Toggling between past and present, two love stories unfold simultaneously. In the first, Macy Sorensen meets and falls in love with the boy next door, Elliot Petropoulos, in the closet of her dad’s vacation home, where they hide out to discuss their favorite books. In the second, Macy is working as a doctor and engaged to a single father, and she hasn’t spoken to Elliot since their breakup. But a chance encounter forces her to confront the truth: what happened to make Macy stop speaking to Elliot? Ultimately, they’re separated not by time or physical remoteness but by emotional distance—Elliot and Macy always kept their relationship casual because they went to different schools. And as a teen, Macy has more to worry about than which girl Elliot is taking to the prom. After losing her mother at a young age, Macy is navigating her teenage years without a female role model, relying on the time-stamped notes her mother left in her father’s care for guidance. In the present day, Macy’s father is dead as well. She throws herself into her work and rarely comes up for air, not even to plan her upcoming wedding. Since Macy is still living with her fiance while grappling with her feelings for Elliot, the flashbacks offer steamy moments, tender revelations, and sweetly awkward confessions while Macy makes peace with her past and decides her future.

With frank language and patient plotting, this gangly teen crush grows into a confident adult love affair.

Pub Date: April 10, 2018

ISBN: 978-1-5011-2801-1

Page Count: 416

Publisher: Gallery Books/Simon & Schuster

Review Posted Online: Jan. 23, 2018

Kirkus Reviews Issue: Feb. 1, 2018

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ON MYSTIC LAKE

Hannah, after eight paperbacks, abandons her successful time-travelers for a hardcover life of kitchen-sink romance. Everyone must have got the Olympic Peninsula memo for this spring because, as of this reading, authors Hannah, Nora Roberts, and JoAnn Ross have all placed their newest romances in or near the Quinault rain forest. Here, 40ish Annie Colwater, returns to Washington State after her husband, high-powered Los Angeles lawyer Blake, tells her he’s found another (younger) woman and wants a divorce. Although a Stanford graduate, Annie has known only a life of perfect wifedom: matching Blake’s ties to his suits and cooking meals from Gourmet magazine. What is she to do with her shattered life? Well, she returns to dad’s house in the small town of Mystic, cuts off all her hair (for a different look), and goes to work as a nanny for lawman Nick Delacroix, whose wife has committed suicide, whose young daughter Izzy refuses to speak, and who himself has descended into despair and alcoholism. Annie spruces up Nick’s home on Mystic Lake and sends “Izzy-bear” back into speech mode. And, after Nick begins attending AA meetings, she and he become lovers. Still, when Annie learns that she’s pregnant not with Nick’s but with Blake’s child, she heads back to her empty life in the Malibu Colony. The baby arrives prematurely, and mean-spirited Blake doesn’t even stick around to support his wife. At this point, it’s perfectly clear to Annie—and the reader—that she’s justified in taking her newborn daughter and driving back north. Hannah’s characters indulge in so many stages of the weeps, from glassy eyes to flat-out sobs, that tear ducts are almost bound to stay dry. (First printing of 100,000; first serial to Good Housekeeping; Literary Guild/Doubleday book club selections)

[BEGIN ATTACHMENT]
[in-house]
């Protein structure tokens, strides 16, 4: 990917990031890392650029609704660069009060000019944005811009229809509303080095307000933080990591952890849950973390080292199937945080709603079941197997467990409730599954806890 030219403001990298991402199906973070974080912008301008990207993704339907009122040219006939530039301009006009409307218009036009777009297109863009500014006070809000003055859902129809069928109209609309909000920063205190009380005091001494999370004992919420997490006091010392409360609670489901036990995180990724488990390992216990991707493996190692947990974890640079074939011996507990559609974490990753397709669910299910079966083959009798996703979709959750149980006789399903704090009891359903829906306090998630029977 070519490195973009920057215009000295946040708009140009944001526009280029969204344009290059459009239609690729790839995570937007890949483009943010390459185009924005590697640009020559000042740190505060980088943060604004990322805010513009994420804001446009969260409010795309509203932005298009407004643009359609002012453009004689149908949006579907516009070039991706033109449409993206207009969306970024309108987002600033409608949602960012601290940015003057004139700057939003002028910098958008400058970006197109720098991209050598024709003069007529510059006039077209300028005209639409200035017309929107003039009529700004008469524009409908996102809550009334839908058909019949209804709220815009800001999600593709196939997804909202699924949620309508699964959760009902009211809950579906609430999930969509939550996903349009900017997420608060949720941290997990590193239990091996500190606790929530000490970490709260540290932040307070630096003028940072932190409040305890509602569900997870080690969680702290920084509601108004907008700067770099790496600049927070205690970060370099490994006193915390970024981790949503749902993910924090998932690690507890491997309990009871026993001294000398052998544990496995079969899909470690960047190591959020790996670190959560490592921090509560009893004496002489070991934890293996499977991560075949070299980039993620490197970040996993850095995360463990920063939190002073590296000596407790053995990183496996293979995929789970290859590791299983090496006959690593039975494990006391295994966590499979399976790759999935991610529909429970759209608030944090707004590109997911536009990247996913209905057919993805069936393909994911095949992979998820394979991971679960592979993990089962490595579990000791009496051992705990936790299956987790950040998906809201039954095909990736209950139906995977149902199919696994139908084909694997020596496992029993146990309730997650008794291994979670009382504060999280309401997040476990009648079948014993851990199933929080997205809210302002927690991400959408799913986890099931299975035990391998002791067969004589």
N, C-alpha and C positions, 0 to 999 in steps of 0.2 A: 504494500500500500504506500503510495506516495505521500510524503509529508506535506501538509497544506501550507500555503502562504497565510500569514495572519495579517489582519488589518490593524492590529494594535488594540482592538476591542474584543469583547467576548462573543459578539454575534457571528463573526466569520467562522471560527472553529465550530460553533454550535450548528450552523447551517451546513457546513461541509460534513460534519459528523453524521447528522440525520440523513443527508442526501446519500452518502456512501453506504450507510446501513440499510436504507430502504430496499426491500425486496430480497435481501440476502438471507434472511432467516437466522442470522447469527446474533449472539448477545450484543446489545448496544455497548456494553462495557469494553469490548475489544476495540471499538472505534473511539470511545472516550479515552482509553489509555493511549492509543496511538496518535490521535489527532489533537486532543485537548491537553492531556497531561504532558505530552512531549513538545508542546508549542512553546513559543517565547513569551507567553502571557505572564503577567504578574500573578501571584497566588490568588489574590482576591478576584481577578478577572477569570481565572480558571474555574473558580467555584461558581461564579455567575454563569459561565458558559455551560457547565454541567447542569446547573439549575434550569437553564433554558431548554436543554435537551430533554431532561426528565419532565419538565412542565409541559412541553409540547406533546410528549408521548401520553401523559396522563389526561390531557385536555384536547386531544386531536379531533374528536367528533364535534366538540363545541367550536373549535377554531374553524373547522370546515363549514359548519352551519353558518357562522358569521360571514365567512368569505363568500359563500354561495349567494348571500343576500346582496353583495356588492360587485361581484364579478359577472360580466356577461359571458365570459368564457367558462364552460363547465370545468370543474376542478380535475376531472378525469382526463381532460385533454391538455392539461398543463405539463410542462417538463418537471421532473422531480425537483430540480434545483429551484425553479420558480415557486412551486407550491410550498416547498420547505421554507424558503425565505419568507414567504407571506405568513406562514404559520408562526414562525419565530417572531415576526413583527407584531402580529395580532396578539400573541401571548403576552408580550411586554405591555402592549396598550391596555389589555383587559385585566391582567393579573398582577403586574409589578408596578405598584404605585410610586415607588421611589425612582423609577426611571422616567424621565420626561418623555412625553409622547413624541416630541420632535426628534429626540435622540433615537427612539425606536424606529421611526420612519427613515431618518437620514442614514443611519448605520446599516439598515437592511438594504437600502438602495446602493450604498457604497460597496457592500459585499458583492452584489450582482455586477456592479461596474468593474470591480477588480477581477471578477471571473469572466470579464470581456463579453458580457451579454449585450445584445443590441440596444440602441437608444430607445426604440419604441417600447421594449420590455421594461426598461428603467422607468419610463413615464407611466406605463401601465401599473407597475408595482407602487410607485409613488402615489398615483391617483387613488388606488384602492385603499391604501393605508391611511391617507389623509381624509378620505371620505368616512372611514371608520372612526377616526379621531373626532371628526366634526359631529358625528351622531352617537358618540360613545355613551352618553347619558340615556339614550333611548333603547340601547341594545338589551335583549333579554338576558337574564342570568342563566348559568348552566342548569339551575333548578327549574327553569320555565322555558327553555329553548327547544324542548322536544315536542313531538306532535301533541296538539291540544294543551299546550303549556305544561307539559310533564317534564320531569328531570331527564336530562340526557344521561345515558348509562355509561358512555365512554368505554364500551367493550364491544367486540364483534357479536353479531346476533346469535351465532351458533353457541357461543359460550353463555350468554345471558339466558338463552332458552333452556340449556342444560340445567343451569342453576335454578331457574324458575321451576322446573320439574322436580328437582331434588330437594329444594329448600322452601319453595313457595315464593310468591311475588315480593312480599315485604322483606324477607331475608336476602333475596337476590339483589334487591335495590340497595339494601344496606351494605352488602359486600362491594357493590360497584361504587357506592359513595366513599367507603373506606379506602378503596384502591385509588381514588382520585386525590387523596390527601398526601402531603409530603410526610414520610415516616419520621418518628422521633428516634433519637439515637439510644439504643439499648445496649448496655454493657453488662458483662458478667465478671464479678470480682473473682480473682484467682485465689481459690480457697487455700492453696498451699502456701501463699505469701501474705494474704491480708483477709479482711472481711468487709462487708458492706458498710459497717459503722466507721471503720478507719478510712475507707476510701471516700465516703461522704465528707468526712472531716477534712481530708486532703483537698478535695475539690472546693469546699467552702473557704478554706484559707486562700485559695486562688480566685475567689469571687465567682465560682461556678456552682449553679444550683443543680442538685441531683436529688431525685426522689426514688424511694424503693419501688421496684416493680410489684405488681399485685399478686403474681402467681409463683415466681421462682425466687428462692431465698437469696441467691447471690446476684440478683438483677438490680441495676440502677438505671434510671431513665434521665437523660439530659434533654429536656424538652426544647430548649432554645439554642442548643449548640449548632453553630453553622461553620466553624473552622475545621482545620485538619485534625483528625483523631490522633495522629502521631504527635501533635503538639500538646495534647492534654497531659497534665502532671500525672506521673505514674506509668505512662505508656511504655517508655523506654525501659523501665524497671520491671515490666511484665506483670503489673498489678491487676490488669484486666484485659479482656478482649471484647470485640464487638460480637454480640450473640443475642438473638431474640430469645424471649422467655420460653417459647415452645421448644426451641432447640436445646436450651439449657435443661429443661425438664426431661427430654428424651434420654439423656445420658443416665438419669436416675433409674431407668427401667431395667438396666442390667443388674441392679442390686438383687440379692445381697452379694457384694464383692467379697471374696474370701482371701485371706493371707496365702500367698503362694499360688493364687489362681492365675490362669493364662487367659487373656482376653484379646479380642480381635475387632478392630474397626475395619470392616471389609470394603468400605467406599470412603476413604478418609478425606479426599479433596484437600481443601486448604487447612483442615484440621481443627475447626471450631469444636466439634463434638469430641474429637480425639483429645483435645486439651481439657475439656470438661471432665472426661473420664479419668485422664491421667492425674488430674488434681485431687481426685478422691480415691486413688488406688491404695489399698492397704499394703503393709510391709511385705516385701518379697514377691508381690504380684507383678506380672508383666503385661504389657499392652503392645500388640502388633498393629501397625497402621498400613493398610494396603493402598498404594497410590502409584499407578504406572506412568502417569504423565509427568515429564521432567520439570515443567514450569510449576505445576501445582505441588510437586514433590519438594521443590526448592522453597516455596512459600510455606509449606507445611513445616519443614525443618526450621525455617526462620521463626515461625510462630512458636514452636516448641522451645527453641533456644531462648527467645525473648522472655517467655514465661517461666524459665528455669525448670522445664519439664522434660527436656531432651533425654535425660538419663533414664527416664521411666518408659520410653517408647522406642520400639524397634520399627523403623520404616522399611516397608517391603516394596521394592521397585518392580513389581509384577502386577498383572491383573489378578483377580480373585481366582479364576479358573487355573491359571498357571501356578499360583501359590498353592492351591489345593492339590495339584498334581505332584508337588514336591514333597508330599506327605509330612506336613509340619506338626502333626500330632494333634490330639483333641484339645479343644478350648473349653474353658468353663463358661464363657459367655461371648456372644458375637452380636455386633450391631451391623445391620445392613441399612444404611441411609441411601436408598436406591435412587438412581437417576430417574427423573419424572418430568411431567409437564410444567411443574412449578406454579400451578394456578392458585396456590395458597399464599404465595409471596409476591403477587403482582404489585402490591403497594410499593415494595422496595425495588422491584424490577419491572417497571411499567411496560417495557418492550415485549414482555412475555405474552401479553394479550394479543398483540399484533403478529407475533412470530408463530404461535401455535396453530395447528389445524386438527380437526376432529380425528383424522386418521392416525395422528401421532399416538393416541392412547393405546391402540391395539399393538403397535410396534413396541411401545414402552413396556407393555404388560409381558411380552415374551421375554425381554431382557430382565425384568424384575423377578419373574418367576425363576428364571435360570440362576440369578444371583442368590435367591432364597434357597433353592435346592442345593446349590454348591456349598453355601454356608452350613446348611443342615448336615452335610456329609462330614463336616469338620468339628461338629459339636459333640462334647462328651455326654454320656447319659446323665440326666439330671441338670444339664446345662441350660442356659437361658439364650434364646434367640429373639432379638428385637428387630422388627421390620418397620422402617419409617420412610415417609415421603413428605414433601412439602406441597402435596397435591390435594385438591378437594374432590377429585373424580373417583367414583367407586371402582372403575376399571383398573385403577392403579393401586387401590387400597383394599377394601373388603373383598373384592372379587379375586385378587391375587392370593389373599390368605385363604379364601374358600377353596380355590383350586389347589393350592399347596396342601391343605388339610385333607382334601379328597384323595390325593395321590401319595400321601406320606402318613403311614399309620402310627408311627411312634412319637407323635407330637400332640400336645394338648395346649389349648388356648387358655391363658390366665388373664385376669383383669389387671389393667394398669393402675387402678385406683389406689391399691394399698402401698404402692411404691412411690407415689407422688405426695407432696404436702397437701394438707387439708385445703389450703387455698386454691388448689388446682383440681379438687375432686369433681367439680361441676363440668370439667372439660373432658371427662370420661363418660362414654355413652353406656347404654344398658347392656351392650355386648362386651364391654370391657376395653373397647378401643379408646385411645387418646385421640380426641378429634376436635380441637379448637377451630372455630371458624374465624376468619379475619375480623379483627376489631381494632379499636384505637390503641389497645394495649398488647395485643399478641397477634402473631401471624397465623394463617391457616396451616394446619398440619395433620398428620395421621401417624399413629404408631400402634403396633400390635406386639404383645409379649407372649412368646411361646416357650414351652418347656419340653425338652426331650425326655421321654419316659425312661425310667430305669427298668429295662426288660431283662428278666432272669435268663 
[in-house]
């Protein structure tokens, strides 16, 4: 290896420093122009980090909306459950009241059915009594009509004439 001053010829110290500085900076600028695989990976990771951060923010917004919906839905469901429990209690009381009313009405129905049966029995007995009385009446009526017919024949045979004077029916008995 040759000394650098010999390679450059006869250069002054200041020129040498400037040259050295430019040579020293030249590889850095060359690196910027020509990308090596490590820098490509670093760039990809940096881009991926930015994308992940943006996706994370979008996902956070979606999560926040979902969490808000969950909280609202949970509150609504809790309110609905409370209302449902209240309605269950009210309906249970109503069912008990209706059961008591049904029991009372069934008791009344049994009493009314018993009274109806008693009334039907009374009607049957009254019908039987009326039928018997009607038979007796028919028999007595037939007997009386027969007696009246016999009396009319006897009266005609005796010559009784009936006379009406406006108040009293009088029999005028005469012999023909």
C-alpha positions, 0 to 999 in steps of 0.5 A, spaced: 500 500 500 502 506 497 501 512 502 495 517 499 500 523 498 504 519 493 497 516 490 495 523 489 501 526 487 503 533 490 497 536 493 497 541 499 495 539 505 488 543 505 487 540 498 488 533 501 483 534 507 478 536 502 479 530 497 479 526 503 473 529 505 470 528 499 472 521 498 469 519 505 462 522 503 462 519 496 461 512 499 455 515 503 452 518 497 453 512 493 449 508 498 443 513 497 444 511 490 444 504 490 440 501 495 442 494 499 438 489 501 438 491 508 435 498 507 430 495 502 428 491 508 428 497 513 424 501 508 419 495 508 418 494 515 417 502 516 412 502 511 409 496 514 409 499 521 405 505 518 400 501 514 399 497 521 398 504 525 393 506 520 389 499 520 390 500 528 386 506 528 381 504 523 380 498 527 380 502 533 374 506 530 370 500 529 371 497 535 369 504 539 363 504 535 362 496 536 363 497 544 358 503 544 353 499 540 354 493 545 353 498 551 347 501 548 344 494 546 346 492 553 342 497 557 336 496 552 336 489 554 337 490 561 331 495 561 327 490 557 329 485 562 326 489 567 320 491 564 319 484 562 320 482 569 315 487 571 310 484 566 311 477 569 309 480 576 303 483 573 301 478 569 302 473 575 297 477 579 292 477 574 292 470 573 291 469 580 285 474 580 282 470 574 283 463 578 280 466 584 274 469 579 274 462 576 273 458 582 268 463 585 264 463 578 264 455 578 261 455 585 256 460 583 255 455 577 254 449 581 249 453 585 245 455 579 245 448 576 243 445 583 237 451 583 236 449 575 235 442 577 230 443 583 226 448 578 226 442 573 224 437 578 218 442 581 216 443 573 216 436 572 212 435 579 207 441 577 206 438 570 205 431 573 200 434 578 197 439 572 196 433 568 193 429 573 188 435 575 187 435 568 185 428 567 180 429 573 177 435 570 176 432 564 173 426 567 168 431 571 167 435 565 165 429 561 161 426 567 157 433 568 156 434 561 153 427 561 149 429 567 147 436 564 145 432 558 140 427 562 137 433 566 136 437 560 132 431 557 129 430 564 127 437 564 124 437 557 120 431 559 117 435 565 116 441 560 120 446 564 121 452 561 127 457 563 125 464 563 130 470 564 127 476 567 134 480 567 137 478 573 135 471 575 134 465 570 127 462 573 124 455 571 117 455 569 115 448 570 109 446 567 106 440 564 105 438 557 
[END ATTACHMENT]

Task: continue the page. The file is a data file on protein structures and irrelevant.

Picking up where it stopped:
Pub Date: March 31, 1999

ISBN: 0-609-60249-7

Page Count: 336

Publisher: Crown

Review Posted Online: May 20, 2010

Kirkus Reviews Issue: Feb. 1, 1999